Without missing a beat, the band bled into "Light Melts Away," an addictive offering of cascading drum fills, rolling bass lines, and ringing guitar harmonics. Michael continued to creep about, contorting his lean frame into various arachnid-like and threatening poses, jumping onto the remarkably stable card-table that housed the mixing board. Falling to his knees and wailing, jumping up and down with teasing menace. The sense of urgency and energy in the songs never waned for a moment, as the band forged into the frantic buoyancy of "Peaceable Kingdom." Turn Pale had most of the crowd entirely in a state of arrested curiousity and awe. Granted, some of the less adventurous headed for the door, but a good two thirds of the 50+ crowd remained to see what all the noise was about. To the delight of my fiancée and friend, the band launched into the looming gloom of "In Sight" - a pounding dirge of a track which I have been pushing hard in my playlists at Ceremony. The stark erotic rhythms lurched beneath the icy trickle of Nick's guitar riffing, while Michael wailed against the plights of 'minimum wage labour:' "How am I to get anything done / when the days keep flying by? When the days keep - FLYYY INNNG BYYYYY - Where do they fly to? Where do they FLYYYYY to? 'Cause I want to go there tooOOOOooooÉ"
It felt as if I had waited a lifetime to see a Goth band reach a state of such brutal intensity and flawless sublimity. It truly was at this moment that I felt that I was witnessing a band comparable only to The Birthday Party or the early sonic atrocities of the Swans. Turn Pale brought the place "DOWWWWN to the GrrowwwwnnnnnNNDDD"
They cut through more tracks from their debut CD, as well as introducing a noteworthy new track they had only performed twice before. They closed with "The Very Center Of It All," where Michael continued to accost and tease the audience, creeping along shaking hands and even mock biting a shaggy haired Indie rocker. "I am on the road and itÕs so nice to meetÕcha MEET'CHA."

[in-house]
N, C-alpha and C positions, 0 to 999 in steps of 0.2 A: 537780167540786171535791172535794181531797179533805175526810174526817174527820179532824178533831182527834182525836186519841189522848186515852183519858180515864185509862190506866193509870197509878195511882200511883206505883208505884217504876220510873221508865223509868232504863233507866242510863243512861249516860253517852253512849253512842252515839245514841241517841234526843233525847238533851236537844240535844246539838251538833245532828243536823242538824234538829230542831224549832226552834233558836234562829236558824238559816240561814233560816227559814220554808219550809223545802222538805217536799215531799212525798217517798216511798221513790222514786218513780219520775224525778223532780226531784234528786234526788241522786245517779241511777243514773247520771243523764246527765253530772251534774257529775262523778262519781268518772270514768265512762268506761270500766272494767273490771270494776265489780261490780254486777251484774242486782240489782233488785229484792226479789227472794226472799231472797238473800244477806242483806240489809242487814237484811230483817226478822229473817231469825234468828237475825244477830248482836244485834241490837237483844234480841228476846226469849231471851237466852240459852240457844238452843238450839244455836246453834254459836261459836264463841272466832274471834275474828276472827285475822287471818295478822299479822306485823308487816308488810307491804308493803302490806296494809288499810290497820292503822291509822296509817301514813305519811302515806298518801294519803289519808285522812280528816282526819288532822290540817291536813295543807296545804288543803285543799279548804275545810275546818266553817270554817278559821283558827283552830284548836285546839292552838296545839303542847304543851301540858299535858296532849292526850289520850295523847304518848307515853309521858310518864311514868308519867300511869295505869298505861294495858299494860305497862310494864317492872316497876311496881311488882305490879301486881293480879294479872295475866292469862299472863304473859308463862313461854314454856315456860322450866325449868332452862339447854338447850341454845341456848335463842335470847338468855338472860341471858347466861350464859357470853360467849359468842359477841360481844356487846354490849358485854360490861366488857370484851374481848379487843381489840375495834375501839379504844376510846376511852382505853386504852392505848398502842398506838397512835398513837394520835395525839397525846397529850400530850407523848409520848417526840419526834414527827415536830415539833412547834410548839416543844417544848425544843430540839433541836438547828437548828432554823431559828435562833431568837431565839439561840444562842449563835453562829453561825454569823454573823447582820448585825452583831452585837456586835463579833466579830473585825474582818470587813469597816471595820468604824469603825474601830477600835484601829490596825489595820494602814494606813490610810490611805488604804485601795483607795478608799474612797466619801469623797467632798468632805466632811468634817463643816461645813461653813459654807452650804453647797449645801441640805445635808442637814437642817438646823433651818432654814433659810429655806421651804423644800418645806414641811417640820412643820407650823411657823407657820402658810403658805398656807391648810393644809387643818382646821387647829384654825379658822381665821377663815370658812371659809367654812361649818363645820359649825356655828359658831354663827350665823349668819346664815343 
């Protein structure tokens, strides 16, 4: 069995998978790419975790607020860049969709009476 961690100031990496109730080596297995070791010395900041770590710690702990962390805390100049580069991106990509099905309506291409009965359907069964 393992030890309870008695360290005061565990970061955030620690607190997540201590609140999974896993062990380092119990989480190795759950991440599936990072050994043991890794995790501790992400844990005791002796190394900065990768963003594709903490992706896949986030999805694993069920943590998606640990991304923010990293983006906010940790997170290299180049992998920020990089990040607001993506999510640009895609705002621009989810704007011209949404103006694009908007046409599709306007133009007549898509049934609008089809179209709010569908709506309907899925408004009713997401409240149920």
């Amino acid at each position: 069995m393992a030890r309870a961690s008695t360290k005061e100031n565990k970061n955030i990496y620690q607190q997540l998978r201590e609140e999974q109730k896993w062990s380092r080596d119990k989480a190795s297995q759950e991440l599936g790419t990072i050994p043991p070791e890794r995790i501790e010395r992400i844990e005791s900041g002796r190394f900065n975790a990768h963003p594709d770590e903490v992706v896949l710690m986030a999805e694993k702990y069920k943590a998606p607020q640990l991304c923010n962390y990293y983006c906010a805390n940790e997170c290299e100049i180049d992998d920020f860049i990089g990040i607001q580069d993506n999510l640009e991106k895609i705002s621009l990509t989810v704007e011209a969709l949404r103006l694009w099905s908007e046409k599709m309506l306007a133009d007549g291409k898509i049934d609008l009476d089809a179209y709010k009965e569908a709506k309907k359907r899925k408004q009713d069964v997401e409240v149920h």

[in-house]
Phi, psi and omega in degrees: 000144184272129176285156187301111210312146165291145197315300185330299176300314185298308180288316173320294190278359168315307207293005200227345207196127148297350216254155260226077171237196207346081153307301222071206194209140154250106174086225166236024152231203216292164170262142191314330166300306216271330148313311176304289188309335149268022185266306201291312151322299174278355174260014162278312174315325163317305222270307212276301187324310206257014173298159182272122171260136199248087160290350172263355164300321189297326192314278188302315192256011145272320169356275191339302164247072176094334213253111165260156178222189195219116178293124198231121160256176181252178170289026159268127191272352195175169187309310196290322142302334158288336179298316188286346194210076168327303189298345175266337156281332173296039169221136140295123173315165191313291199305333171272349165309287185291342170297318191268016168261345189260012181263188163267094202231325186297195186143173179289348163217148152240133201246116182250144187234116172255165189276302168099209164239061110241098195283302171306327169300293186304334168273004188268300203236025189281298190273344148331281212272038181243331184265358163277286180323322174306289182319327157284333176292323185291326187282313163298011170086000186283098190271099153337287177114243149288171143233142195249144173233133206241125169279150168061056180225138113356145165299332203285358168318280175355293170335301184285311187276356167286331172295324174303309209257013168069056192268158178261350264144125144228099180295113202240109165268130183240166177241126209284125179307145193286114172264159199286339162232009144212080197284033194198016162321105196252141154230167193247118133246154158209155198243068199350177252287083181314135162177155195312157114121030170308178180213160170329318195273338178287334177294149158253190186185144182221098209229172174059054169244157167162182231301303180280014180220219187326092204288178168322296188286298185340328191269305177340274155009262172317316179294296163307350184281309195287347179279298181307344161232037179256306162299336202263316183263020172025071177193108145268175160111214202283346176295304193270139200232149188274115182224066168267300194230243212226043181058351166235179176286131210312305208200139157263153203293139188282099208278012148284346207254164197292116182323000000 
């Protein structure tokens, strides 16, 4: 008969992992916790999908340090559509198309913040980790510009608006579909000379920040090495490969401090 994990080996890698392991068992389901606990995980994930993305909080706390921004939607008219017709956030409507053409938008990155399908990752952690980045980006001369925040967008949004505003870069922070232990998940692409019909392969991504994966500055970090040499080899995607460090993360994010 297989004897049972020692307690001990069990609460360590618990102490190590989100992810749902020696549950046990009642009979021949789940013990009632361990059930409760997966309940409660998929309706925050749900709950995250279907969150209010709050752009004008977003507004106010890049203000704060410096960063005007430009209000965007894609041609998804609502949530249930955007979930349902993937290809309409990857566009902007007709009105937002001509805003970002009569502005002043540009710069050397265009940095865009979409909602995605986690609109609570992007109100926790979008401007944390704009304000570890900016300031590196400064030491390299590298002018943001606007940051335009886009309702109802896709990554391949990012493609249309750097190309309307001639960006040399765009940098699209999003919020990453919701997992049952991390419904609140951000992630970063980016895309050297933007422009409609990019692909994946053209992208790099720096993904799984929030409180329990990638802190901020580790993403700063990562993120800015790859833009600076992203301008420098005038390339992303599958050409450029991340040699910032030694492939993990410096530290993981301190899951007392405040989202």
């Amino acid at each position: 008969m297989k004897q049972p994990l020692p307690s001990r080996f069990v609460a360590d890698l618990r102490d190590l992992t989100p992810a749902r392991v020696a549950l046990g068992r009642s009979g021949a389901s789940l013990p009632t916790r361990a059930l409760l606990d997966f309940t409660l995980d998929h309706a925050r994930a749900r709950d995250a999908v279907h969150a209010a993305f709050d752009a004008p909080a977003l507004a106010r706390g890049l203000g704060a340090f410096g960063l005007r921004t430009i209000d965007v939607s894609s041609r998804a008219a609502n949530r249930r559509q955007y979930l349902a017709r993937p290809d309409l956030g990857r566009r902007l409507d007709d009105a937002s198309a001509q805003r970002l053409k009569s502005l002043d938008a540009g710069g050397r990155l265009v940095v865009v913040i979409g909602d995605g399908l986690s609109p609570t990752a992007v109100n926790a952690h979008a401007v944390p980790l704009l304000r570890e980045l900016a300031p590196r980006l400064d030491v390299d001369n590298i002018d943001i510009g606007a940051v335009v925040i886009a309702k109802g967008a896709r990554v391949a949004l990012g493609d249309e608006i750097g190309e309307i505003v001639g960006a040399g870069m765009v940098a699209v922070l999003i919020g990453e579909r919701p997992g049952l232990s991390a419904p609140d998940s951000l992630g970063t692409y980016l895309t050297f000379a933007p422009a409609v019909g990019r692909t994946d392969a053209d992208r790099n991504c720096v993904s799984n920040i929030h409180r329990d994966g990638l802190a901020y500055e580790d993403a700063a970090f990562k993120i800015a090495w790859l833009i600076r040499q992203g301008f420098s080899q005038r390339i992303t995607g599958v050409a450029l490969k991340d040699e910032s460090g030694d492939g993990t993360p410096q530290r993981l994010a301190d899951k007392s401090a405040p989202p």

And at last, gasping, sweating, and spent, Turn Pale's set drew to its close, leaving myself and a good many of the other audience members standing in the same state of exhausted fulfillment. Immediately, the bandÕs merch booth was swarmed with curious kids, who had surely never been exposed to anything quite so powerfully dark, yet rich with a kind of decadent disco sleaze and coursing with such surreal energy. I certainly had never seen anything quite like them -- with my own eyes, in the flesh, merely inches away from me Š before that moment
Perhaps I sound like an overzealous and obsessive fan of this band. Whatever. I continue to spread the gospel of Turn Pale, this time with even more irrefutable evidence to their power and potential. Their debut release is a landmark addition to the history of Gothic music, and an intricate chart for the course of its future. They very well could be the band to give the diluted jaded world of Goth a much-needed kick in the ass. Turn Pale deliver the kind of Death Rock that well reputed bands like Bella Morte, however great and successful they may be, they present only a cartoonish appetizer for the kind of Goth that WAS and the kind of Goth that Turn Pale IS. They are Goth without the fatiguing self-pity, and sans the worn out willowy ethereal interpretations of melancholy and beauty. They are socially and politically conscious, without being preachy. They do not subscribe to the same worn out clichˇs of adolescent sadness, juvenile spookiness or tongue in cheek cheese. They bring Goth back to its confrontational and energized Punk roots, foregoing the predictable fusions of synth pop, world music or metal, and do so without any chance of mistaking the purity of their alchemy. And if you want to dance, put away the drum machines and hearken to the groove that Mr. Marty McVicious will lay before you. No machine or computer can ever recreate the electric crackle of a live band, especially one with such determination, force, and urgency as Turn Pale. Finally, after the endless stream of basement projects, after the decline of Gothic MetalÕs unfulfilled promise, there is a potent hint of a musical revolution in the air. BUY this band's material! BOOK this band! DJs: SPIN this band! They are the saving grace of Goth. All they need is the chance to begin their conquest.
- article by Matthew Heilman / photo by Riley Manion